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Open AccessArticle

Suppression of IgE-Independent Degranulation of Murine Connective Tissue-Type Mast Cells by Dexamethasone

Department of Immunobiology, Division of Pharmaceutical Sciences, Okayama University Graduate School of Medicine, Dentistry, and Pharmaceutical Sciences, Tsushima-naka 1-1-1, Kita-ku, Okayama 700-8530, Japan
Department of Biomedical Data Intelligence, Graduate School of Medicine, Kyoto University, Shogoin-Kawaharacho, Sakyo-ku, Kyoto 606-8507, Japan
Department of Pharmacology, College of Pharmacy, Kinjo Gakuin University, 2-1723 Omori, Moriyama-ku, Nagoya, Aichi 463-8521, Japan
Department of Pharmacology, Division of Pathological Sciences, Kyoto Pharmaceutical University, Misasagi Nakauchi-cho 5, Yamashina-ku, Kyoto 607-8414, Japan
Author to whom correspondence should be addressed.
Cells 2019, 8(2), 112;
Received: 29 December 2018 / Revised: 28 January 2019 / Accepted: 31 January 2019 / Published: 1 February 2019
(This article belongs to the Special Issue Mast Cells in Inflammation and Immunity)
Steroidal anti-inflammatory drugs are widely used for the treatment of chronic cutaneous inflammation, such as atopic dermatitis, although it remains unknown how they modulate cutaneous mast cell functions. We investigated the effects of prolonged treatment with a synthetic glucocorticoid, dexamethasone, on murine connective tissue-type mast cells using in vitro and in vivo models. Our connective tissue-type bone marrow-derived cultured mast cell model was found to be sensitive to mast cell secretagogues, such as compound 48/80 and substance P, and higher expression levels of α subunit of a trimeric G protein, Gi1, and several Mas-related G protein-coupled receptor (Mrgpr) subtypes were observed in comparison with immature cultured mast cells. Secretagogue-induced degranulation and up-regulation of these genes was suppressed when cultured in the presence of dexamethasone. The profiles of granule constituents were drastically altered by dexamethasone. Topical application of dexamethasone down-modulated secretagogue-induced degranulation and the expression levels of several Mrgpr subtypes in cutaneous tissue. These results suggest that mast cell-mediated IgE-independent cutaneous inflammation could be suppressed by steroidal anti-inflammatory drugs through the down-regulation of G αi1 and several Mrgpr subtypes in mast cells. View Full-Text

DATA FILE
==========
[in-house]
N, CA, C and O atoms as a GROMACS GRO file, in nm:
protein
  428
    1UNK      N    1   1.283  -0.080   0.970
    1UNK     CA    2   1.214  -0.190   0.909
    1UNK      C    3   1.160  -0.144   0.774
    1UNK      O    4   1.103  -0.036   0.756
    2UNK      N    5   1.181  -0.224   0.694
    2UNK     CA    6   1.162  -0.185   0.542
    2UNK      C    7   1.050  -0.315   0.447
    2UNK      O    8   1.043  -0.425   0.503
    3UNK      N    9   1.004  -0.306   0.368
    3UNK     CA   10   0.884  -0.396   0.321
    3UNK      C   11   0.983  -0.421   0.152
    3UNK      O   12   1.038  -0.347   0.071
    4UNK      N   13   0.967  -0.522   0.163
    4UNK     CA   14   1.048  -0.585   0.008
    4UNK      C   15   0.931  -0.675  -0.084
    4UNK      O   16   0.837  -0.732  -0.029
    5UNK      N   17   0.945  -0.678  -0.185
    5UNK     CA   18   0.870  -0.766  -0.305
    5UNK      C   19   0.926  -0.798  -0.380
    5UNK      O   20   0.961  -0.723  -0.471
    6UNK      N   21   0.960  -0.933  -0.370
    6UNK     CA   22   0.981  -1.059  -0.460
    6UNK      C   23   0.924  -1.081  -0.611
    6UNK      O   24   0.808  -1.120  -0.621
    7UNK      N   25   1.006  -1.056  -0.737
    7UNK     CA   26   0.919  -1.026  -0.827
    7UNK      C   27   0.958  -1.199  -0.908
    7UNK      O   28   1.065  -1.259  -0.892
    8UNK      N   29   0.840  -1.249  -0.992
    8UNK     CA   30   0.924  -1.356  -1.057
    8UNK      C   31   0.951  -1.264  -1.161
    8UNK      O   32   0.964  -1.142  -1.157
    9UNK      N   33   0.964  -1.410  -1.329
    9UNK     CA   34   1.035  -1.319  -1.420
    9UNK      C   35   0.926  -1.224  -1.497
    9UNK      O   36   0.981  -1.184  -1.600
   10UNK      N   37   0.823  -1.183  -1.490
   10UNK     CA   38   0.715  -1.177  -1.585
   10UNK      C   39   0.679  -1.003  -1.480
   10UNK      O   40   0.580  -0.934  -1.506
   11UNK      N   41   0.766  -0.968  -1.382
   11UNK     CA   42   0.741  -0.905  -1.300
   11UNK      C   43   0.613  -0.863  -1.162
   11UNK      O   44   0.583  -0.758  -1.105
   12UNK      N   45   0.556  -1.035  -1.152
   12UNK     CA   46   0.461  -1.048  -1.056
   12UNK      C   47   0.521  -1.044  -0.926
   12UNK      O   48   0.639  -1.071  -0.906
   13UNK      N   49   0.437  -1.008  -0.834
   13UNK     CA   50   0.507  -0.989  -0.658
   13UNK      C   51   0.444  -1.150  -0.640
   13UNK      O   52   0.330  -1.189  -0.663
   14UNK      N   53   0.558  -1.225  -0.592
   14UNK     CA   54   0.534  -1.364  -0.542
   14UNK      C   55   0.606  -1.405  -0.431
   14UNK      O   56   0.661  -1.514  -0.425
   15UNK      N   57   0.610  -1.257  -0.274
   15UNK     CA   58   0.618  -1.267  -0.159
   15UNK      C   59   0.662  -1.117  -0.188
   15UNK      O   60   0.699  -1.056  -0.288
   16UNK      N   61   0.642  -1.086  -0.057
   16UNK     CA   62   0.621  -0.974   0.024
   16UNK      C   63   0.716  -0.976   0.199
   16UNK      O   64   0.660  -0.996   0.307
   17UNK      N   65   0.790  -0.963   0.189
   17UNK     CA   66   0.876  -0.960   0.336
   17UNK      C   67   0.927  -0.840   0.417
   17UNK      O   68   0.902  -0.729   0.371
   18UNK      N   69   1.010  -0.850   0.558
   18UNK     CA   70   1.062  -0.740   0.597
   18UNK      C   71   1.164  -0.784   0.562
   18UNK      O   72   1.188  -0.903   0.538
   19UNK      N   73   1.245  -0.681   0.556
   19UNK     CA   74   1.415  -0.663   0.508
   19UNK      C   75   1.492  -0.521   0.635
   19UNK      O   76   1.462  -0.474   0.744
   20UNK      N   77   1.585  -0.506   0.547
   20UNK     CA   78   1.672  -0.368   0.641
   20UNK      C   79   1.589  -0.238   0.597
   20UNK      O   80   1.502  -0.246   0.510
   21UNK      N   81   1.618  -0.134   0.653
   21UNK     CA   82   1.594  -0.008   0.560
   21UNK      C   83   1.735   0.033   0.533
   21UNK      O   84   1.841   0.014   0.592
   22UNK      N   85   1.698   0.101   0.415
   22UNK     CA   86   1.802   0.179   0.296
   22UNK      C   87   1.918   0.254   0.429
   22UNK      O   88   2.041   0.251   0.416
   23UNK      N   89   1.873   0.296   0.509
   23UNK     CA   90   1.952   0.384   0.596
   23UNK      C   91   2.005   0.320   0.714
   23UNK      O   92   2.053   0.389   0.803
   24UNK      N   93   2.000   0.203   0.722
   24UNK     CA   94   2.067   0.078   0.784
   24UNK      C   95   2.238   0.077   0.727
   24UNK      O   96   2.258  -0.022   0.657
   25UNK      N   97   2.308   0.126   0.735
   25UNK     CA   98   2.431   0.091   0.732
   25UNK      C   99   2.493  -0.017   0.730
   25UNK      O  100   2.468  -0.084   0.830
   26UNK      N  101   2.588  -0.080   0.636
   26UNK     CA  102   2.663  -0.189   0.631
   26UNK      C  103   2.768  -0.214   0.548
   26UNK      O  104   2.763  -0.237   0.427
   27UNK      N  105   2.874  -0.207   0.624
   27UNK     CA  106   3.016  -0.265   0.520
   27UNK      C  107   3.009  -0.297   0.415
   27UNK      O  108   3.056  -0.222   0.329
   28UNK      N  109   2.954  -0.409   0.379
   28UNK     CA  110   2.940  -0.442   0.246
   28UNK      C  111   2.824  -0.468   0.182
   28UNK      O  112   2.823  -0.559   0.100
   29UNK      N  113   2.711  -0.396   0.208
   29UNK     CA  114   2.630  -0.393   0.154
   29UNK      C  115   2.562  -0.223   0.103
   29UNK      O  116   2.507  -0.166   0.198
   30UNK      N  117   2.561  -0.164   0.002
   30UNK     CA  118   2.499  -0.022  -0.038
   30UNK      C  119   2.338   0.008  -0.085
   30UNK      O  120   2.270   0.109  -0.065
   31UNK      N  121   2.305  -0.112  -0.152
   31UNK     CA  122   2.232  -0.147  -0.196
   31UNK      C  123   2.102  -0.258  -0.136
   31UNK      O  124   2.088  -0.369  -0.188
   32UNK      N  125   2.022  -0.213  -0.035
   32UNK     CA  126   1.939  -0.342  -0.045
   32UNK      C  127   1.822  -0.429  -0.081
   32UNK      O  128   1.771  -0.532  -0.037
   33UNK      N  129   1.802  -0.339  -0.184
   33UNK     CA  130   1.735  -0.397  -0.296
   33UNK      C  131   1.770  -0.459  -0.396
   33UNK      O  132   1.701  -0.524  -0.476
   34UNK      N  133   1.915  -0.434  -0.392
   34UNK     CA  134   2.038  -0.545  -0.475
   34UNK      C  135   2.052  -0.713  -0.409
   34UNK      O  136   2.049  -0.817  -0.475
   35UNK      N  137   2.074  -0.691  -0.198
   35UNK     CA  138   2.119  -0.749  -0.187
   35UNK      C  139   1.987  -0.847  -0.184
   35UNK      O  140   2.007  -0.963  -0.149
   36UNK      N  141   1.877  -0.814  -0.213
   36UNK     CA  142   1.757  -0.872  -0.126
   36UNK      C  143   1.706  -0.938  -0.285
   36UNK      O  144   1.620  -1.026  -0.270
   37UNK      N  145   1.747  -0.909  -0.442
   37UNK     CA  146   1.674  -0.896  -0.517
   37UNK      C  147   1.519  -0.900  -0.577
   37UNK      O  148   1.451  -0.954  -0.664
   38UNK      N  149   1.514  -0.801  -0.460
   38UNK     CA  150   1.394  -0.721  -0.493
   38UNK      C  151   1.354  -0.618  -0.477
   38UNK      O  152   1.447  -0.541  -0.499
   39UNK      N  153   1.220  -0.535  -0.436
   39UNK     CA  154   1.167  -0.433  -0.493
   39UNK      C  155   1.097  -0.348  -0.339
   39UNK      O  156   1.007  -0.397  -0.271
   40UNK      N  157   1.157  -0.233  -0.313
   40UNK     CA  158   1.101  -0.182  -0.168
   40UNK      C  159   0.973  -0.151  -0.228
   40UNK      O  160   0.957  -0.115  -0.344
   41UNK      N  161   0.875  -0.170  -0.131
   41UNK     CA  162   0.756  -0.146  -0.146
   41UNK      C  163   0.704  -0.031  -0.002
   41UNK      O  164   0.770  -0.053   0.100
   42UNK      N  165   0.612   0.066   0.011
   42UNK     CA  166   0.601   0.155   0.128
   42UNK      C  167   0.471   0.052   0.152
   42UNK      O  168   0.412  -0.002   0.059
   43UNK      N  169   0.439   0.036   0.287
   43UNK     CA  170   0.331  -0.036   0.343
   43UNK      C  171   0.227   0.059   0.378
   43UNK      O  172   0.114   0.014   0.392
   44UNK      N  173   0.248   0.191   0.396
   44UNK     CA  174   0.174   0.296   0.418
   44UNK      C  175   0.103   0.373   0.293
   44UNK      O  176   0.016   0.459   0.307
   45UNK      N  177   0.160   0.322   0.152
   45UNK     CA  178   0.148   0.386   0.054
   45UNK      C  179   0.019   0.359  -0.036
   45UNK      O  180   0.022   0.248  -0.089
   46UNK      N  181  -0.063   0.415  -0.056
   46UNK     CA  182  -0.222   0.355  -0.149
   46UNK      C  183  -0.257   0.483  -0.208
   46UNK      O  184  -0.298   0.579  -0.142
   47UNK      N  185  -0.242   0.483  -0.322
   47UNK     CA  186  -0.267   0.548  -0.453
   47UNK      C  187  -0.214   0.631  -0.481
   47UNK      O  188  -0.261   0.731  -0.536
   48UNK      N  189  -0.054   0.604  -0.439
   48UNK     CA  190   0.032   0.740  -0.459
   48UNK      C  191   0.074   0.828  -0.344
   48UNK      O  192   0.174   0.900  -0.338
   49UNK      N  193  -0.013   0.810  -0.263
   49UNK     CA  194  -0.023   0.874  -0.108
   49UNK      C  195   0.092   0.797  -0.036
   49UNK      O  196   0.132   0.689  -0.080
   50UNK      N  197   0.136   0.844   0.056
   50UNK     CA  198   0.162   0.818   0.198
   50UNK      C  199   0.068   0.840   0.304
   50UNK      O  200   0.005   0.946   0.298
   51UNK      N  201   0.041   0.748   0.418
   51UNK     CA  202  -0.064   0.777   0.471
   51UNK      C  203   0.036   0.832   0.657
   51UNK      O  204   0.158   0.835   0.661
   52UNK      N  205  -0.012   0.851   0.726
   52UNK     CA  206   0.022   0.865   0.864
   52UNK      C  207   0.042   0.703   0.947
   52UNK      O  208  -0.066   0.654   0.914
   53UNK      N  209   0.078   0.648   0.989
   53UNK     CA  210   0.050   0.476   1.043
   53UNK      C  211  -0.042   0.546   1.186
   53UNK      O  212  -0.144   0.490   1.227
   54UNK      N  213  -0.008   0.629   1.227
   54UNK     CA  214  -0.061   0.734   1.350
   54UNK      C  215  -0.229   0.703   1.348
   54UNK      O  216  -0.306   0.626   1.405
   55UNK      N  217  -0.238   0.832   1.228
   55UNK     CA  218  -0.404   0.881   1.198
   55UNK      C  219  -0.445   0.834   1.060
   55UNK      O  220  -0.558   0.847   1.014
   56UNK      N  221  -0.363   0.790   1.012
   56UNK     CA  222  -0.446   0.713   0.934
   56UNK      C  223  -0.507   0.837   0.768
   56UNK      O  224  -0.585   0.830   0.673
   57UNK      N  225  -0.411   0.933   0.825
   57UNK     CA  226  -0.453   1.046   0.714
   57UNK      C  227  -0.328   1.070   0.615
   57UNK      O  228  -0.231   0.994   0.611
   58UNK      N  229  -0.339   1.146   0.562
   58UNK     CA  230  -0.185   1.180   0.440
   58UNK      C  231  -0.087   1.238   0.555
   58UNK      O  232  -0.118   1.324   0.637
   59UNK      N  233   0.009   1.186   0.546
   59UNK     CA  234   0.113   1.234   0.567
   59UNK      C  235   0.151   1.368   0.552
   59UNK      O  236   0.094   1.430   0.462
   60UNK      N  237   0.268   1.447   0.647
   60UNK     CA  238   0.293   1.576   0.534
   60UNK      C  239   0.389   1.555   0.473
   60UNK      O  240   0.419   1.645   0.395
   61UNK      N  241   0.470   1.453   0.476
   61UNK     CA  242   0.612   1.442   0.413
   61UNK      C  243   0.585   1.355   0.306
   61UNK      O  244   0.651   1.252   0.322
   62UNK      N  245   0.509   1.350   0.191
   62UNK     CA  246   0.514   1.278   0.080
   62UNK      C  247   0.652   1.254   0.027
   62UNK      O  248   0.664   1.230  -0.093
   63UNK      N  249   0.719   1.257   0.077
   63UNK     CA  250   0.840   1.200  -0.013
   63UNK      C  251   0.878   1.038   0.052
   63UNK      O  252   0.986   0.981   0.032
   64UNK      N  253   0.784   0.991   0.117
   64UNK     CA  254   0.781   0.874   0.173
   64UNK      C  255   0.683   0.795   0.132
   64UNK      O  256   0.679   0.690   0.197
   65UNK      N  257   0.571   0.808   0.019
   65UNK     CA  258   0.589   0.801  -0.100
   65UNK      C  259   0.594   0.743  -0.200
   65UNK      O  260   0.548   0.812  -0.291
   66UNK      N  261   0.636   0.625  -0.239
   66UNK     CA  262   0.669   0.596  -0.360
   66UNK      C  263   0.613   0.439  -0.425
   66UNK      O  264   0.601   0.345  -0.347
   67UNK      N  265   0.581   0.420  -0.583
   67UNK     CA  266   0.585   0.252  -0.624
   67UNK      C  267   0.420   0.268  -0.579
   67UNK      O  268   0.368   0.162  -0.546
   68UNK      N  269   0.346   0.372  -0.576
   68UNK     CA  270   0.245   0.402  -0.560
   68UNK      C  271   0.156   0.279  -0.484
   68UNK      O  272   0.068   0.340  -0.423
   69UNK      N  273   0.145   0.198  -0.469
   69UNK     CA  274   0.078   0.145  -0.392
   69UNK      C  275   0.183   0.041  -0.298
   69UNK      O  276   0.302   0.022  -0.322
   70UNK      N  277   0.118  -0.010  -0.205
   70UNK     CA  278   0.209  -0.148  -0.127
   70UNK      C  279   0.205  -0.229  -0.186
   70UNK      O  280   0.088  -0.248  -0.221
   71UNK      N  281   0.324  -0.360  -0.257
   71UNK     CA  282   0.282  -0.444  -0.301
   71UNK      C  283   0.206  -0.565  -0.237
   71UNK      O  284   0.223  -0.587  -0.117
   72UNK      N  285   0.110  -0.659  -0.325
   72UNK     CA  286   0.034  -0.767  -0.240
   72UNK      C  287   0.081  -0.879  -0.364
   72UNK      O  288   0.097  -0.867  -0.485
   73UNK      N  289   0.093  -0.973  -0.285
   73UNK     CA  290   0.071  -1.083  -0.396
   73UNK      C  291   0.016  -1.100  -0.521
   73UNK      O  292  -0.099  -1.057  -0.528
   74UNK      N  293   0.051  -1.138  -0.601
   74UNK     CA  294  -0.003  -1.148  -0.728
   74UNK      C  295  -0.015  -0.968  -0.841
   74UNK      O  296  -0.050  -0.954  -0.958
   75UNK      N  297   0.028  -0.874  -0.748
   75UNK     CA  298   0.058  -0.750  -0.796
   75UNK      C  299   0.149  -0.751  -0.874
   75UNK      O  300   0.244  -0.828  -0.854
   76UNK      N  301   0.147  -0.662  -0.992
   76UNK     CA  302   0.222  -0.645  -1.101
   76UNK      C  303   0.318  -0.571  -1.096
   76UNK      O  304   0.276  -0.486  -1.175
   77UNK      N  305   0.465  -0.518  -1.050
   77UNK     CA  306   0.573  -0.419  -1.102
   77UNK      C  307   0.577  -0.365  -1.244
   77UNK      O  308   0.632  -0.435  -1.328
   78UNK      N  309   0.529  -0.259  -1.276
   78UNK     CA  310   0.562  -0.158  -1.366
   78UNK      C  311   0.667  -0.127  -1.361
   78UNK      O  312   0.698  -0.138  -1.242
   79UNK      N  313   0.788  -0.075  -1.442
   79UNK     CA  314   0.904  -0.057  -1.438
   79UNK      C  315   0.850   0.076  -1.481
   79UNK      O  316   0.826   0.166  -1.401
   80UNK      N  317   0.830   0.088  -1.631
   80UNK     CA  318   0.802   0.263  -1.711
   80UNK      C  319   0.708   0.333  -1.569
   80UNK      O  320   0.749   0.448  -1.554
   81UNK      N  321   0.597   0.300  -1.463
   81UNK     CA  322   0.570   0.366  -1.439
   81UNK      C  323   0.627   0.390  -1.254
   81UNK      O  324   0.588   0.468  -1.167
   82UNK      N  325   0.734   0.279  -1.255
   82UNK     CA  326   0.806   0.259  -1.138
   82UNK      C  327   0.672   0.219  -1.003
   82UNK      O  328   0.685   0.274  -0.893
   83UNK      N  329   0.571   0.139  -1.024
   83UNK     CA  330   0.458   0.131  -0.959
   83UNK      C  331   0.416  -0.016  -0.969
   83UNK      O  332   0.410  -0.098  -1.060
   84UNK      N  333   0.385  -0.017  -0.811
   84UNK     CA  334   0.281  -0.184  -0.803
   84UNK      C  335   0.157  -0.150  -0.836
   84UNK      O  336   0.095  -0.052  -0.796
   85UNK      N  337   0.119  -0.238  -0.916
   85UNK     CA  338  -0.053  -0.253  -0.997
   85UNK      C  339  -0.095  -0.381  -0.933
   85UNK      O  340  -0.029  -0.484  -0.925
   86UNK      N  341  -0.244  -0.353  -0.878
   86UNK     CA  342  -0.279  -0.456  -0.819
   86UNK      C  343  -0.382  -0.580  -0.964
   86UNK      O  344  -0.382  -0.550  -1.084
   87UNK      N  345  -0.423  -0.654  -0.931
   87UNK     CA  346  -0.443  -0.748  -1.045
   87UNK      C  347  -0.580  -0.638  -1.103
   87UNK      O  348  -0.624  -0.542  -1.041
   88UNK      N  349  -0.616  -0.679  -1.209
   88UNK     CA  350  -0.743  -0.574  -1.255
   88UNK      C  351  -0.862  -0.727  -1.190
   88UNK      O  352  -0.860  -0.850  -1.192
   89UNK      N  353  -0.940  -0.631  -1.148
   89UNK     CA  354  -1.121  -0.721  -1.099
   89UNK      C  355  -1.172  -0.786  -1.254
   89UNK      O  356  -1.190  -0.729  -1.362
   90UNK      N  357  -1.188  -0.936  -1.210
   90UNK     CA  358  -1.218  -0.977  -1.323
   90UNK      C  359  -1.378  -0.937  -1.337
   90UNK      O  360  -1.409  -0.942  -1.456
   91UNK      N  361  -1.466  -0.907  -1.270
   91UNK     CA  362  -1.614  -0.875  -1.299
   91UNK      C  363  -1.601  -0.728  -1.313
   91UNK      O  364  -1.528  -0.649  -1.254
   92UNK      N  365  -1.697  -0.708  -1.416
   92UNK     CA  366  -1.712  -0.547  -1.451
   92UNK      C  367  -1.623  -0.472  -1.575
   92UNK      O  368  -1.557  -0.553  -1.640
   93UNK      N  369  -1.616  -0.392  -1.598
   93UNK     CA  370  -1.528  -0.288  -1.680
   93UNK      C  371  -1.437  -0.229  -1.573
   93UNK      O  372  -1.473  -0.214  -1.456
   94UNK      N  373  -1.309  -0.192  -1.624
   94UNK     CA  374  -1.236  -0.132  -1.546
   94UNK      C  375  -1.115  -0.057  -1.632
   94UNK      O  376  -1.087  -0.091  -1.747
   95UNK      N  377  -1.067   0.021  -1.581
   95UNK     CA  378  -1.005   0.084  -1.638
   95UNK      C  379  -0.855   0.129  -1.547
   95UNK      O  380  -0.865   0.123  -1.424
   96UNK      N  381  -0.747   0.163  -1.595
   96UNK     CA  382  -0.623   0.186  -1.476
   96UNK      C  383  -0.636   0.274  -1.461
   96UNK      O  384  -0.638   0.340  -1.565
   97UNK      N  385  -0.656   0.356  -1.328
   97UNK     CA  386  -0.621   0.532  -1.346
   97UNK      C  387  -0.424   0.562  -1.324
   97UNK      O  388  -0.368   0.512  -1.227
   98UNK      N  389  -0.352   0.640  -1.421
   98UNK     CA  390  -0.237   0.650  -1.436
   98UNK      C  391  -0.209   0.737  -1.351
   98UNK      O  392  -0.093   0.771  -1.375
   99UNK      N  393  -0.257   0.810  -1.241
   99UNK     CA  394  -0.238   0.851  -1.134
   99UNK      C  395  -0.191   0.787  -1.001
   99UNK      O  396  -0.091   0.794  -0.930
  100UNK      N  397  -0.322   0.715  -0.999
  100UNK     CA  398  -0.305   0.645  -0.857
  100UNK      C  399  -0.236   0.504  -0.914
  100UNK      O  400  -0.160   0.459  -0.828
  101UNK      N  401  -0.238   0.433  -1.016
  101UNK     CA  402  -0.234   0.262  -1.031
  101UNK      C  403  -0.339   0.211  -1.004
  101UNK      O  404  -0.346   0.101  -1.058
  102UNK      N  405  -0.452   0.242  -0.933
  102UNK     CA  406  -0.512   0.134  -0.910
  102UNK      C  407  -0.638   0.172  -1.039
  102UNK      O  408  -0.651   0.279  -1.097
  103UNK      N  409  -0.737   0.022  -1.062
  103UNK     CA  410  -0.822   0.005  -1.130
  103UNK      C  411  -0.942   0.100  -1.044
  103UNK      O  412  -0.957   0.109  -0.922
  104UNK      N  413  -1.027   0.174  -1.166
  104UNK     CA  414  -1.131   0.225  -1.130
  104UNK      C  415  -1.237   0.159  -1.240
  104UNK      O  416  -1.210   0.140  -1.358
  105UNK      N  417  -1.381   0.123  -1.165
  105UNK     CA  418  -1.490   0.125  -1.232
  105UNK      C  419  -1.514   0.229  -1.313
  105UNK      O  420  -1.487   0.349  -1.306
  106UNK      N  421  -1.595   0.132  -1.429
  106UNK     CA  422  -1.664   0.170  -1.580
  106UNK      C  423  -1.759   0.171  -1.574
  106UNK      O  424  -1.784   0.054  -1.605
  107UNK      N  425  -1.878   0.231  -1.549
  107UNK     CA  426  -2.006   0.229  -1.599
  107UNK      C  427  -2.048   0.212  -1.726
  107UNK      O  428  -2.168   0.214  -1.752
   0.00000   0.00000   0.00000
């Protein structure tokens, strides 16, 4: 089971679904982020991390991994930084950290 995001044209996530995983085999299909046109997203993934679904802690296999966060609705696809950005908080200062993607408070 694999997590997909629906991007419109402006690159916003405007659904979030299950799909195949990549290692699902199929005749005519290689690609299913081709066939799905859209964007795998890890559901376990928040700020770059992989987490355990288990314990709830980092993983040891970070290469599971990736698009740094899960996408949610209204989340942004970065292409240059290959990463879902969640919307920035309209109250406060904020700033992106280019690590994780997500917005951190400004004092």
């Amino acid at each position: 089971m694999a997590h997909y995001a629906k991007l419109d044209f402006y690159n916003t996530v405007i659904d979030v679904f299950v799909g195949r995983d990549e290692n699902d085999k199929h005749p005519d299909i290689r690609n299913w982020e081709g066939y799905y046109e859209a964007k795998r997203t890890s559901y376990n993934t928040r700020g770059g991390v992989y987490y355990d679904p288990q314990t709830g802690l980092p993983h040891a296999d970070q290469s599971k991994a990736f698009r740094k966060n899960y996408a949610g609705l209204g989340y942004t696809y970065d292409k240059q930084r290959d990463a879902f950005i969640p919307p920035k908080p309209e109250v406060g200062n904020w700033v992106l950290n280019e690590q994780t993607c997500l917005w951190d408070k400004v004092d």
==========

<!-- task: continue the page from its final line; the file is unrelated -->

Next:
Keywords: mast cell; dexamethasone; trimeric G protein; Mrgpr; skin; inflammation mast cell; dexamethasone; trimeric G protein; Mrgpr; skin; inflammation
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MDPI and ACS Style

Yamada, K.; Sato, H.; Sakamaki, K.; Kamada, M.; Okuno, Y.; Fukuishi, N.; Furuta, K.; Tanaka, S. Suppression of IgE-Independent Degranulation of Murine Connective Tissue-Type Mast Cells by Dexamethasone. Cells 2019, 8, 112.

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